1 It is a trustworthy statement: if any man aspires to the office of overseer, it is a fine work he desires to do. 2 An overseer, then, must be above reproach, the husband of one wife, temperate, prudent, respectable, hospitable, able to teach, 3 not addicted to wine or pugnacious, but gentle, peaceable, free from the love of money. 4 He must be one who manages his own household well, keeping his children under control with all dignity 5 (but if a man does not know how to manage his own household, how will he take care of the church of God?), 6 and not a new convert, so that he will not become conceited and fall into the condemnation incurred by the devil. 7 And he must have a good reputation with those outside the church, so that he will not fall into reproach and the snare of the devil. – 1 Timothy 3:1-7 (NASB)
October 12, 2014 was one of those Sundays.
It began at 8:30 in the sanctuary with the deacons. We were celebrating the Lord’s Supper that morning and needed to review assignments.
Next, I taught for one of our adult Sunday school teachers. I accused him of ducking out on purpose, since the text was Hebrews 6:1-8.
The worship service included a short-ish sermon from Romans 8:9-11, to prepare us for the Lord’s Supper. The ordinance was a worshipful time.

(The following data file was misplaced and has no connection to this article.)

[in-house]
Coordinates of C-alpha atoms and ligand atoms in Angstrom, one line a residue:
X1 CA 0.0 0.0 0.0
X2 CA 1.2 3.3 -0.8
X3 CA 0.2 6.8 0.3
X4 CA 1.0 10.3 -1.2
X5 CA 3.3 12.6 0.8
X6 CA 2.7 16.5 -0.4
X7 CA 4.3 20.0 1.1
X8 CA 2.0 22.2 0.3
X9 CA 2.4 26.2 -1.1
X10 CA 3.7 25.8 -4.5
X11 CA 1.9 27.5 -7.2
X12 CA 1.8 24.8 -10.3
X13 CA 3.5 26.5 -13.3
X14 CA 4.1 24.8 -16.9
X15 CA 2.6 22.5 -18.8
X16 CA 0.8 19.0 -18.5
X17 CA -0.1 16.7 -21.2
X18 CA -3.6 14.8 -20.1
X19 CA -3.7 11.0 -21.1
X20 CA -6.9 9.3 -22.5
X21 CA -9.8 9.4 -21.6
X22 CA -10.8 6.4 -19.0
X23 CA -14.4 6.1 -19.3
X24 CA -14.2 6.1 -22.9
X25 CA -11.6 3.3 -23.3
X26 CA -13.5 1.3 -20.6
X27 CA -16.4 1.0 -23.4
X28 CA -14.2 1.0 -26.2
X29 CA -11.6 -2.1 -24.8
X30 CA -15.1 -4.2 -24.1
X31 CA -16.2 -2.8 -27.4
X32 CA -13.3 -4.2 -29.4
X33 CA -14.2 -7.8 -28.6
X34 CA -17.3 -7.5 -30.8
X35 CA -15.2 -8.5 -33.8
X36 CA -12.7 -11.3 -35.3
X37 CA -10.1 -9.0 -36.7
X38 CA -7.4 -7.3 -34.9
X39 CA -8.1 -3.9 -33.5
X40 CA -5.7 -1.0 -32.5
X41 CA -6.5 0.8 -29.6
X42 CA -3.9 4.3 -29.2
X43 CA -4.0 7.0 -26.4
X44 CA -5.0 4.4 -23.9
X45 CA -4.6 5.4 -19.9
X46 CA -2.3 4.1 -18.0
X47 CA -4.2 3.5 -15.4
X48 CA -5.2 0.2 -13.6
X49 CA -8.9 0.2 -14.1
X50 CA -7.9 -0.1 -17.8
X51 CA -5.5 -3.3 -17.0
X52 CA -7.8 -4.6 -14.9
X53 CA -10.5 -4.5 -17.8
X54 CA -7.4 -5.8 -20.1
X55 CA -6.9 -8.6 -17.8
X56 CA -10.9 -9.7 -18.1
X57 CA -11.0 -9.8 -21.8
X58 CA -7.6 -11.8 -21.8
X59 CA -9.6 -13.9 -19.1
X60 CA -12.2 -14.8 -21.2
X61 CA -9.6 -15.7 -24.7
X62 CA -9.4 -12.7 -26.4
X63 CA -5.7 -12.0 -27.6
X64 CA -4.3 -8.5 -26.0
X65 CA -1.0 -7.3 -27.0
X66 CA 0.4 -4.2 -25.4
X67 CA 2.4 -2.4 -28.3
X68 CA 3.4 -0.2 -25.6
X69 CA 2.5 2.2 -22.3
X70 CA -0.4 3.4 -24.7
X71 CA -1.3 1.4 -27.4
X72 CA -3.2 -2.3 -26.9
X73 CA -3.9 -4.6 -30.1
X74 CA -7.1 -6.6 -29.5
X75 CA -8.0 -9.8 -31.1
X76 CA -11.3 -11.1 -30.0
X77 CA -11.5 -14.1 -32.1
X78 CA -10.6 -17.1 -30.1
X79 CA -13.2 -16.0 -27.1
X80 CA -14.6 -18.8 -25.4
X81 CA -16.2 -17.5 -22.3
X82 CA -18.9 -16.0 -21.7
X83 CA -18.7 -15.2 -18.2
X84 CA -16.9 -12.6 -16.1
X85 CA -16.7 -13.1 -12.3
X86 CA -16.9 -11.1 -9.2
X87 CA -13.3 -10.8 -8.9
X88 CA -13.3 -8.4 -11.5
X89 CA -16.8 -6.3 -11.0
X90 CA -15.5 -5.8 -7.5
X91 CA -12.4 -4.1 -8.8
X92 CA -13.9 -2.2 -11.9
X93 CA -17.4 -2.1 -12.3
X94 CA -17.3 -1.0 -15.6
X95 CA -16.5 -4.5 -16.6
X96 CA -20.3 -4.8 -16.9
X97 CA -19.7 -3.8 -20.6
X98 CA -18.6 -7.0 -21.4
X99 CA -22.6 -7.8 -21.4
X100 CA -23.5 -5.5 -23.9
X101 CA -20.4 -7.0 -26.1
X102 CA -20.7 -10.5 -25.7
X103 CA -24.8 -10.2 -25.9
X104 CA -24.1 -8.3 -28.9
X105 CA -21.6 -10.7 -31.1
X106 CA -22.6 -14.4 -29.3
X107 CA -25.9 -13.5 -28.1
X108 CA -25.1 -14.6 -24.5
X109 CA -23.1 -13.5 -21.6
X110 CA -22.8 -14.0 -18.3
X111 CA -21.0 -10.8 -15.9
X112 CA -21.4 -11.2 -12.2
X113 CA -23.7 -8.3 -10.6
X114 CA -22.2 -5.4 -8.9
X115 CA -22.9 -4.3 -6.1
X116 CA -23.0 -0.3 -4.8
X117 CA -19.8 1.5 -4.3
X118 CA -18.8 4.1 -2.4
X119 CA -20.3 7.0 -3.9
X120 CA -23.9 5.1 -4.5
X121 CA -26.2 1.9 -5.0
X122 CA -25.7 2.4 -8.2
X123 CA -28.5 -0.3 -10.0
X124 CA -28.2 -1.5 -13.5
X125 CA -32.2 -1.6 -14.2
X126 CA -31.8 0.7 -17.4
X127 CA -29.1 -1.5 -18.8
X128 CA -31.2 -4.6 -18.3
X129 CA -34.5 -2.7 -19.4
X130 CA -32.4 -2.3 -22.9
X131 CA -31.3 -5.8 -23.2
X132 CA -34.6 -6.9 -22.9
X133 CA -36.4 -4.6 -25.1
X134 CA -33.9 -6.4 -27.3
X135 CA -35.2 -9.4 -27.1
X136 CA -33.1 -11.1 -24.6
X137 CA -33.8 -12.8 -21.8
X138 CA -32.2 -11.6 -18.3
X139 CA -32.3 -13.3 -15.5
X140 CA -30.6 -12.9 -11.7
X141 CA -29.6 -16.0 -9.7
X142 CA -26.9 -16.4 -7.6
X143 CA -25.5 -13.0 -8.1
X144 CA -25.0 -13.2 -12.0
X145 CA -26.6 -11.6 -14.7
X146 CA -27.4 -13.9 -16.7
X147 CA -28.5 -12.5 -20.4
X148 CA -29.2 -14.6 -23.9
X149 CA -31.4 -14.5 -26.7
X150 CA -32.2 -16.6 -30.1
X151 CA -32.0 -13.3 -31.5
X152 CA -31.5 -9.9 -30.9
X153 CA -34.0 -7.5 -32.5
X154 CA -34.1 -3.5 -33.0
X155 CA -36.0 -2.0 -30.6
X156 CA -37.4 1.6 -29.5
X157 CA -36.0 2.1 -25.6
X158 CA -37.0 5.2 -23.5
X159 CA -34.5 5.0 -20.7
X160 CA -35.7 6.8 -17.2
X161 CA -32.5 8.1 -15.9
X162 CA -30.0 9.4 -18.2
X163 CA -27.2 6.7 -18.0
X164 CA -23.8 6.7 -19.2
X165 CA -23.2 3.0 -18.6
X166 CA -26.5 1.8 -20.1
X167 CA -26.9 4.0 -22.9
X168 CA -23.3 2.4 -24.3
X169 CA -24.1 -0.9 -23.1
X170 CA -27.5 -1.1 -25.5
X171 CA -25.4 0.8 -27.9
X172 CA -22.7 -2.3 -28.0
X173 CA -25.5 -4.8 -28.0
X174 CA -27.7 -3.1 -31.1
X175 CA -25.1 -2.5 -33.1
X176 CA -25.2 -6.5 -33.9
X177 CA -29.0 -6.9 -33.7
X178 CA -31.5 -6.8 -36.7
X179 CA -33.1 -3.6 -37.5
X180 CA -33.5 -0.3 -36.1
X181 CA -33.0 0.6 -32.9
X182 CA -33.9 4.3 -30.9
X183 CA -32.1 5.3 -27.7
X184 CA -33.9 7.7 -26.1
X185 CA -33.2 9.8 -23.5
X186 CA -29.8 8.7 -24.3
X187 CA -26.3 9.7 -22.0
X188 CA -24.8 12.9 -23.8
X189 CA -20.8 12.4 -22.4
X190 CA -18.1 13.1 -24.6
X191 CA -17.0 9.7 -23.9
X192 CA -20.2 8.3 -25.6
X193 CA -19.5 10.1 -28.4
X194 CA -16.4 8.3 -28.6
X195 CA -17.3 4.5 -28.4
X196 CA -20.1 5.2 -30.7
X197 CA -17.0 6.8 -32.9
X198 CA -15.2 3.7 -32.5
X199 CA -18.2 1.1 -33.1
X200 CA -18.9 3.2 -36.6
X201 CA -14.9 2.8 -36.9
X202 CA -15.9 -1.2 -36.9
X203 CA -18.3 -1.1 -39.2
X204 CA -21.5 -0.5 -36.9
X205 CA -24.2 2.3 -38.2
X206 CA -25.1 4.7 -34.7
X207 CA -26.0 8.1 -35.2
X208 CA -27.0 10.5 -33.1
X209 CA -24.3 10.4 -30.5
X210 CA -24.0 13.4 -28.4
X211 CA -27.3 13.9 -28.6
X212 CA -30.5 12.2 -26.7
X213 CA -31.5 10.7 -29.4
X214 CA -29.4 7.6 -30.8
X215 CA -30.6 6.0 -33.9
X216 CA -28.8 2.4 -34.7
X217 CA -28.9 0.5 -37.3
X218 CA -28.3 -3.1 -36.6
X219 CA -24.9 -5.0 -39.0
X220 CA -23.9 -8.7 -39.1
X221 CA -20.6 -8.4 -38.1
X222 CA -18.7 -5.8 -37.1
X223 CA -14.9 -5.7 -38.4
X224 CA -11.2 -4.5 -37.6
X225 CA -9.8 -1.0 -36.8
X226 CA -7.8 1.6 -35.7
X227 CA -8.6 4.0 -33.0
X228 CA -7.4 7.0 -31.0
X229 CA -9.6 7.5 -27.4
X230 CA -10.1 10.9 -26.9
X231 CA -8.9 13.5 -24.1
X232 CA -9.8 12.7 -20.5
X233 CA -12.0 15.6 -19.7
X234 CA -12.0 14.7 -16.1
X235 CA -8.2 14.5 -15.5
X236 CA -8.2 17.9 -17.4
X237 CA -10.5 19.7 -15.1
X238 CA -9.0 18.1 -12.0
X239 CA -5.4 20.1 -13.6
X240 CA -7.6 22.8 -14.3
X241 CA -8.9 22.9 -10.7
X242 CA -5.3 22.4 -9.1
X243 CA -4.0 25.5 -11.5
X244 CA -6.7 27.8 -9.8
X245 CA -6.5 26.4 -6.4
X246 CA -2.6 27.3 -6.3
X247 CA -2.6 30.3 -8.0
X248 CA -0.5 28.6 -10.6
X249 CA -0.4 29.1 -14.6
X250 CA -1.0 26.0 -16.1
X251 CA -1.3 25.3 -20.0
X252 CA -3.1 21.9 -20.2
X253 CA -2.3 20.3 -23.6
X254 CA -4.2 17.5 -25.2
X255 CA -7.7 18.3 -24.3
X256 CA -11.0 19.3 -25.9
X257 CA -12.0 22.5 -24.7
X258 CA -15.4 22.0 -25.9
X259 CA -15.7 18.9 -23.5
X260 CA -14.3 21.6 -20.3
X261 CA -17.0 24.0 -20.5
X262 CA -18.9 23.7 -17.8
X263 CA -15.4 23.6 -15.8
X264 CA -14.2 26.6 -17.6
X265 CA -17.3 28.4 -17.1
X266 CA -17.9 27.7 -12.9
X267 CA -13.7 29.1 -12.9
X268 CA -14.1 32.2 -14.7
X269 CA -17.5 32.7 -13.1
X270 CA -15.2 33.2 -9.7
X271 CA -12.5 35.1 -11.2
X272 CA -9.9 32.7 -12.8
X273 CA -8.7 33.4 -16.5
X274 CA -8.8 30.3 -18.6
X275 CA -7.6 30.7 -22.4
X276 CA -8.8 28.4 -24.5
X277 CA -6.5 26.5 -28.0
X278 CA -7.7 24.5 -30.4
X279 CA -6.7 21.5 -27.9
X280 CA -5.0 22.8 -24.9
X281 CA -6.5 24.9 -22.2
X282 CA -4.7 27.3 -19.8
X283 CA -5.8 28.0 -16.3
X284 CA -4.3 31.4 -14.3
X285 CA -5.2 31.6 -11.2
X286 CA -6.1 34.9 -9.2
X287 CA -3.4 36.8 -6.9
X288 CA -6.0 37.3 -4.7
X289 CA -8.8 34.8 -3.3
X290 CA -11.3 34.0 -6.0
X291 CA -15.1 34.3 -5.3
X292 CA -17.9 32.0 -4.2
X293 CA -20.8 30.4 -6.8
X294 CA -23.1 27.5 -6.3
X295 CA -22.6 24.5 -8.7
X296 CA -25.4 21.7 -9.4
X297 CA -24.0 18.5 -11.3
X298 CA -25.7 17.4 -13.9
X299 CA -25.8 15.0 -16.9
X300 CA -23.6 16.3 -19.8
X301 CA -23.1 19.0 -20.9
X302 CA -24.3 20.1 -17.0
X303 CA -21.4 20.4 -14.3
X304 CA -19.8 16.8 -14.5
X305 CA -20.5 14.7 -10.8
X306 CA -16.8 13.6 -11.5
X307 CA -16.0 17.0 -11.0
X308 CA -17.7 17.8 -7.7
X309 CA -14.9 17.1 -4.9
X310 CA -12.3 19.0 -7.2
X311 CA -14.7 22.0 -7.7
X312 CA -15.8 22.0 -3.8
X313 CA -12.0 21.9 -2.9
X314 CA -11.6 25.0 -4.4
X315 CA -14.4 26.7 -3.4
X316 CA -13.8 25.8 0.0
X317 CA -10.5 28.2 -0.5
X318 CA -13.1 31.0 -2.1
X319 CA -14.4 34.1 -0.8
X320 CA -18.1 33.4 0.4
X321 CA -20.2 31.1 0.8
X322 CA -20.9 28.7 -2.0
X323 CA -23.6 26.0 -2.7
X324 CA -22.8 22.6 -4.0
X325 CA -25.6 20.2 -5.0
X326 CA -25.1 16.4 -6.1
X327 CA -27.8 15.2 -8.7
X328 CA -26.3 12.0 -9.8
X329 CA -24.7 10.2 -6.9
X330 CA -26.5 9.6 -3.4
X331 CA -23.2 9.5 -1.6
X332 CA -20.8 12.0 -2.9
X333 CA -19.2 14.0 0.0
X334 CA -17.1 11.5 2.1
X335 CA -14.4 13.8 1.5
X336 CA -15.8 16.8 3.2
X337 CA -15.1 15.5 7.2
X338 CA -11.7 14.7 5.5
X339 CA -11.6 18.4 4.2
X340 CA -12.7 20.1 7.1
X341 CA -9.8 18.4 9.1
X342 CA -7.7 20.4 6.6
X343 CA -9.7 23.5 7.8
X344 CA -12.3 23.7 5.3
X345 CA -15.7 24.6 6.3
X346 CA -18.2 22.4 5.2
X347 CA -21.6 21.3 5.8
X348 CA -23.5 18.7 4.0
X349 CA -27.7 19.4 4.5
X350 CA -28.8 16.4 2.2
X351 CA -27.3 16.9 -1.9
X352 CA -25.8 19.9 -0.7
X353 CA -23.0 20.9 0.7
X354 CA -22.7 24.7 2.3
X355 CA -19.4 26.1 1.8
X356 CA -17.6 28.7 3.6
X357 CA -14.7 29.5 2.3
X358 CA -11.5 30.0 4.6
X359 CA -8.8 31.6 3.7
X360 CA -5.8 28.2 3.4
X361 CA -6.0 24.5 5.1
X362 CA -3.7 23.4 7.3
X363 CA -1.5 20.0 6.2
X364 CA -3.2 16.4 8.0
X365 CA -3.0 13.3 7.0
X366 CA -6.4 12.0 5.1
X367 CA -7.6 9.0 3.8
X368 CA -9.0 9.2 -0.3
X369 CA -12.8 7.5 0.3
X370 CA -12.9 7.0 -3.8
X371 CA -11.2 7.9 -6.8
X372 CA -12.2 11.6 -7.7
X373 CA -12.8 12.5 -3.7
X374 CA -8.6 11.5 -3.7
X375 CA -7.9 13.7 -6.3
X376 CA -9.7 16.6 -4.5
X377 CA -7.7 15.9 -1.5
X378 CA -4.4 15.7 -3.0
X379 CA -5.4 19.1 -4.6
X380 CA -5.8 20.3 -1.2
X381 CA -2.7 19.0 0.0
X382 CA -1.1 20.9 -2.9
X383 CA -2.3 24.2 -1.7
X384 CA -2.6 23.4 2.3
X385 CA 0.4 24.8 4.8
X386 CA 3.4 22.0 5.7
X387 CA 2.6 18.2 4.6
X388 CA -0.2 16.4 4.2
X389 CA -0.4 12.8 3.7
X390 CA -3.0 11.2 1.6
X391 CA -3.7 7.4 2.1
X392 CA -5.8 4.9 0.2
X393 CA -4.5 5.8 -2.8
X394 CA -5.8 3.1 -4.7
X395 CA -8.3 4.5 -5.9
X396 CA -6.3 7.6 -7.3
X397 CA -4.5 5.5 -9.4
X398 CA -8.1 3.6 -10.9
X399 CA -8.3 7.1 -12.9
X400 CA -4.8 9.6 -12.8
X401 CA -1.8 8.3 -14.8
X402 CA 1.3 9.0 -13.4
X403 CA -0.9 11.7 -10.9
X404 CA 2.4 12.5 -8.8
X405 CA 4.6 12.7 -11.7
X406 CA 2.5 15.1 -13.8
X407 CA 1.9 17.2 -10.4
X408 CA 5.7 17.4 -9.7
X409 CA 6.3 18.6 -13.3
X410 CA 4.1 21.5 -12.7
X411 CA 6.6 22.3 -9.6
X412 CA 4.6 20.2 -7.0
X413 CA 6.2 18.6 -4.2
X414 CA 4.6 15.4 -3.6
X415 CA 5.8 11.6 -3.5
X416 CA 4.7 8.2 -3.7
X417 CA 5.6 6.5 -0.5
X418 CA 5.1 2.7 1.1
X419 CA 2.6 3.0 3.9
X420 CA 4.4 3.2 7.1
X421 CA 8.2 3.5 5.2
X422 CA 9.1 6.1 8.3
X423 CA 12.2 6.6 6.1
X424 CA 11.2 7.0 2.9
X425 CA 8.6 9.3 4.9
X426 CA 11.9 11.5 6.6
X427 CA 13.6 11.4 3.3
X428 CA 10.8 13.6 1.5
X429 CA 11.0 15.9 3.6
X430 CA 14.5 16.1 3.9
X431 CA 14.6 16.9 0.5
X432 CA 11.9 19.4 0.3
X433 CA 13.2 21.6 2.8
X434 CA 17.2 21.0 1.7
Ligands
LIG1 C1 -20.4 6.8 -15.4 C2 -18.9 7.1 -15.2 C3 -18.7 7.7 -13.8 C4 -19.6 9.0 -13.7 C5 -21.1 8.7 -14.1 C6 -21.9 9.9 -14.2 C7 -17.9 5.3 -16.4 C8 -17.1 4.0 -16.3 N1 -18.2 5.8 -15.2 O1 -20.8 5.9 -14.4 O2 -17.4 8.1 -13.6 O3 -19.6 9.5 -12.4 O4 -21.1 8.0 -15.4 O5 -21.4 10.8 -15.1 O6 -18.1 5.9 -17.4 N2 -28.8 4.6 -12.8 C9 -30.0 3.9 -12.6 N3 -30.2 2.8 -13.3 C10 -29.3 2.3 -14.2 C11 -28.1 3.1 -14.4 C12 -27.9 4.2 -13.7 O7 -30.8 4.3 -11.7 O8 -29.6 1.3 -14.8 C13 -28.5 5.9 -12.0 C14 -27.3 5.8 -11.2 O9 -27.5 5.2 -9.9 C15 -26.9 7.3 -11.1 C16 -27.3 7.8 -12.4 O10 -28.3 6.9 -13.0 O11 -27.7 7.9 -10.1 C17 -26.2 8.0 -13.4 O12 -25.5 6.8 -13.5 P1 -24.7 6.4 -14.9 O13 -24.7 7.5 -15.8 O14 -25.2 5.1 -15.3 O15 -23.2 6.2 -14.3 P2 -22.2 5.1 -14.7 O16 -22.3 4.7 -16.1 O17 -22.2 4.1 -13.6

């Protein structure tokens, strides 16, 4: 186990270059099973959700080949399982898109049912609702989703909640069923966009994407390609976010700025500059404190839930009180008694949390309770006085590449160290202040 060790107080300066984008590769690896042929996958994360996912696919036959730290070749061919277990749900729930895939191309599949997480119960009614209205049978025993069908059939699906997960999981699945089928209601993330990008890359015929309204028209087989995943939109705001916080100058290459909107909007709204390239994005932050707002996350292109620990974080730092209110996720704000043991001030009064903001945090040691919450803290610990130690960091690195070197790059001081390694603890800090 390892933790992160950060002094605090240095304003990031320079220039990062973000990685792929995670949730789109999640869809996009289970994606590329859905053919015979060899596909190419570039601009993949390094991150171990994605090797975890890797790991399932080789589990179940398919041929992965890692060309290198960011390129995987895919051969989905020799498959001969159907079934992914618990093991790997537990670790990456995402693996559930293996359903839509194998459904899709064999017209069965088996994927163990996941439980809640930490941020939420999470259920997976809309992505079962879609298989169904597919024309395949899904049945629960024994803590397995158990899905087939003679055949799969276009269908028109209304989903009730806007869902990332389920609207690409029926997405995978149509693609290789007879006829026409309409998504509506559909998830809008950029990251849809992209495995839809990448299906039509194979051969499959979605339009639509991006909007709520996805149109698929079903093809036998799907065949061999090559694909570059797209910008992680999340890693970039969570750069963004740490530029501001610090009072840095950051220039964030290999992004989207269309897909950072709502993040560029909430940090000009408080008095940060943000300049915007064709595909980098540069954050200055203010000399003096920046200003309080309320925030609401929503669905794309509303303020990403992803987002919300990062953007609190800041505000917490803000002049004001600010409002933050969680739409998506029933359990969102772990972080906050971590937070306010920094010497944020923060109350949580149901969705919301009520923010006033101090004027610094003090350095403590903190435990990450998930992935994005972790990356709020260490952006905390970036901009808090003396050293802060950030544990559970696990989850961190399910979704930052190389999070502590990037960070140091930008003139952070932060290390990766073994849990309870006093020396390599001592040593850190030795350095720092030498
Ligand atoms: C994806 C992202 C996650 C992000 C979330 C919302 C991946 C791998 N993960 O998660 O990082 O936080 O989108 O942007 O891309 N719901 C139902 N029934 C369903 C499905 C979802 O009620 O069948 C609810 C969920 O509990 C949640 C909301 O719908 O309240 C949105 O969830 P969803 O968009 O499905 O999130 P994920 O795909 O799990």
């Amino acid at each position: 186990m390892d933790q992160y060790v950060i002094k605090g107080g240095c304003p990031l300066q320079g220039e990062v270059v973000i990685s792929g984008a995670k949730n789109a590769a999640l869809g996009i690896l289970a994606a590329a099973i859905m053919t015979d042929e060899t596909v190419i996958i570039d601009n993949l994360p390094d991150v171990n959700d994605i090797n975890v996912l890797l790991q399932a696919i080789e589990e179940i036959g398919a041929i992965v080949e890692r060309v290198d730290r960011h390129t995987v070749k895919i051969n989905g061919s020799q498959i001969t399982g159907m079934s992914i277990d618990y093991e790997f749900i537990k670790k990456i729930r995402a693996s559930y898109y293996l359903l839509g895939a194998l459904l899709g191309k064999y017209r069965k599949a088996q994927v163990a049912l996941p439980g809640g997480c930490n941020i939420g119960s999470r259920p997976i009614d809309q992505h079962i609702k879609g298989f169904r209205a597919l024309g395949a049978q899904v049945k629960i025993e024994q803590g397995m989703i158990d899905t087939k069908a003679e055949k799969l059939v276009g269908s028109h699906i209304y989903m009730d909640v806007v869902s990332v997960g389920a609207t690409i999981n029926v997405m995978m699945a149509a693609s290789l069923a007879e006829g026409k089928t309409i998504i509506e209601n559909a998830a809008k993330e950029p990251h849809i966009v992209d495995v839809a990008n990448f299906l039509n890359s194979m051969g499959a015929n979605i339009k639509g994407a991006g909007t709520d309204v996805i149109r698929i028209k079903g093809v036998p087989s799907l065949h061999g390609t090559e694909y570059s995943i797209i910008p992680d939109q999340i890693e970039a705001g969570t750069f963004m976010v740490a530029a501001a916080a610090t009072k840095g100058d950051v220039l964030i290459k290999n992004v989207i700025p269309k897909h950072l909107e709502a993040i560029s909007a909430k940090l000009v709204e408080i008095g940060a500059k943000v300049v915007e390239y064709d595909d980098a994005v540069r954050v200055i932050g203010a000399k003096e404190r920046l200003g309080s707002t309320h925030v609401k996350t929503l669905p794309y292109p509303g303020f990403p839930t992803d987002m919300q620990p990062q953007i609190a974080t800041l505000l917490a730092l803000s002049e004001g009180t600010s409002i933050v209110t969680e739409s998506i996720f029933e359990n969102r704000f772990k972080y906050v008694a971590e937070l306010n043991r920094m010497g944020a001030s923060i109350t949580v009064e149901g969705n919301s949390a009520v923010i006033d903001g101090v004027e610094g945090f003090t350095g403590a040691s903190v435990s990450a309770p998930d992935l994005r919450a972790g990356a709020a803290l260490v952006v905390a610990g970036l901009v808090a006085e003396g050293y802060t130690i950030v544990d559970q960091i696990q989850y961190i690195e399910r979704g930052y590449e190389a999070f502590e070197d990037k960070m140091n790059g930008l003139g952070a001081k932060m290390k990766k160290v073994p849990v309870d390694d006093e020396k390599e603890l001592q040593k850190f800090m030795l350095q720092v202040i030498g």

After lunch at home with Donna and the girls, I headed back out for a hospital visit.
Later that afternoon, I officiated a wedding.
Leaving the wedding, I managed to walk into our evening service after the opening welcome. Fortunately, by God’s grace I believe, we had a guest speaker.
I finished the day with our monthly deacon’s meeting.
It was one of those Sundays.
I’m not sure what I was doing on October 12, 2004. But, I do know it wasn’t anything like 2014. In October 2004, I was a third year seminary student, occasionally filling the pulpit at my home church and others. Just over a month later, my life changed.
Ten years ago tomorrow, November 21st, 2004, I began my ministry as the pastor of Fellowship Baptist Church in Bartlett, TN.
Reflecting on these ten years it is so obvious how God has blessed me. He has given me a great family and two great churches.
I am most grateful for Donna’s support during this first decade. For six of these ten years, I was a student. My life was late nights, early mornings (sometimes back to back), and impending deadlines. She always encouraged me. And, even more than that, she proofread all of my papers. That poor woman has reviewed class presentations, seminar papers, and a dissertation. In the midst of supporting me, she has been a godly mother to our four girls. I thank God for Donna.
My family has a lot do with any success I’ve had since 2004. Donna, the girls, and I would not have been able to do much of what we’ve done without my parents and Donna’s.
When I began seminary, I didn’t know anything about anything. The professors at Mid-America taught me how to be a pastor. I’m especially grateful for Dr. Tim Seal and Dr. Jere Phillips.